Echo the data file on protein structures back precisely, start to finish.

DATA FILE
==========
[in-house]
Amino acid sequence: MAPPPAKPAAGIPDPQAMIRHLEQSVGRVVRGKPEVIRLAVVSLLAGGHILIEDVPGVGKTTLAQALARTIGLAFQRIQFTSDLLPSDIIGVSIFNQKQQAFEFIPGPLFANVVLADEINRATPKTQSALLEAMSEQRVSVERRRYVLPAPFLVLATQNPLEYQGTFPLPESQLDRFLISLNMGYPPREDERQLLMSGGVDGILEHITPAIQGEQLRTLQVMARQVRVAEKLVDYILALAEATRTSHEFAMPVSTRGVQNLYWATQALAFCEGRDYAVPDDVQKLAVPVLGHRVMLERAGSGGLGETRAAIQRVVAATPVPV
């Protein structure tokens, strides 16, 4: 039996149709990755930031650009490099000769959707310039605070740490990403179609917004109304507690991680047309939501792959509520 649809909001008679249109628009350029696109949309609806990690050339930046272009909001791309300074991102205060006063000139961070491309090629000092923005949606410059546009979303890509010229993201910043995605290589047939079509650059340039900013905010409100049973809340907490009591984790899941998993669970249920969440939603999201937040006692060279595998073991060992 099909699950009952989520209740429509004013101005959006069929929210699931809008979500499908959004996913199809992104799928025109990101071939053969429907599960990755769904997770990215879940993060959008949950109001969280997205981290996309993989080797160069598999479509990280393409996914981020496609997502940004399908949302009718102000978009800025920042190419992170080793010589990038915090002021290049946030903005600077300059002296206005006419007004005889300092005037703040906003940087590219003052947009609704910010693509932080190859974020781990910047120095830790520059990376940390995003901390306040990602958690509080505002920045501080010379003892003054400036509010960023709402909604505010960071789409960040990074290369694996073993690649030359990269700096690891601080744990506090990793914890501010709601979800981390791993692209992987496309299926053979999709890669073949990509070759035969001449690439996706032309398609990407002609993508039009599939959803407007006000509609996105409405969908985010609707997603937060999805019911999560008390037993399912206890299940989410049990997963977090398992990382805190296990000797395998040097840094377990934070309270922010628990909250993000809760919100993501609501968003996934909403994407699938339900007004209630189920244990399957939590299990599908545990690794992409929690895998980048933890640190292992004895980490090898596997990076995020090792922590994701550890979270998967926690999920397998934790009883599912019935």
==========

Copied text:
[in-house]
Amino acid sequence: MAPPPAKPAAGIPDPQAMIRHLEQSVGRVVRGKPEVIRLAVVSLLAGGHILIEDVPGVGKTTLAQALARTIGLAFQRIQFTSDLLPSDIIGVSIFNQKQQAFEFIPGPLFANVVLADEINRATPKTQSALLEAMSEQRVSVERRRYVLPAPFLVLATQNPLEYQGTFPLPESQLDRFLISLNMGYPPREDERQLLMSGGVDGILEHITPAIQGEQLRTLQVMARQVRVAEKLVDYILALAEATRTSHEFAMPVSTRGVQNLYWATQALAFCEGRDYAVPDDVQKLAVPVLGHRVMLERAGSGGLGETRAAIQRVVAATPVPV
């Protein structure tokens, strides 16, 4: 039996149709990755930031650009490099000769959707310039605070740490990403179609917004109304507690991680047309939501792959509520 649809909001008679249109628009350029696109949309609806990690050339930046272009909001791309300074991102205060006063000139961070491309090629000092923005949606410059546009979303890509010229993201910043995605290589047939079509650059340039900013905010409100049973809340907490009591984790899941998993669970249920969440939603999201937040006692060279595998073991060992 099909699950009952989520209740429509004013101005959006069929929210699931809008979500499908959004996913199809992104799928025109990101071939053969429907599960990755769904997770990215879940993060959008949950109001969280997205981290996309993989080797160069598999479509990280393409996914981020496609997502940004399908949302009718102000978009800025920042190419992170080793010589990038915090002021290049946030903005600077300059002296206005006419007004005889300092005037703040906003940087590219003052947009609704910010693509932080190859974020781990910047120095830790520059990376940390995003901390306040990602958690509080505002920045501080010379003892003054400036509010960023709402909604505010960071789409960040990074290369694996073993690649030359990269700096690891601080744990506090990793914890501010709601979800981390791993692209992987496309299926053979999709890669073949990509070759035969001449690439996706032309398609990407002609993508039009599939959803407007006000509609996105409405969908985010609707997603937060999805019911999560008390037993399912206890299940989410049990997963977090398992990382805190296990000797395998040097840094377990934070309270922010628990909250993000809760919100993501609501968003996934909403994407699938339900007004209630189920244990399957939590299990599908545990690794992409929690895998980048933890640190292992004895980490090898596997990076995020090792922590994701550890979270998967926690999920397998934790009883599912019935």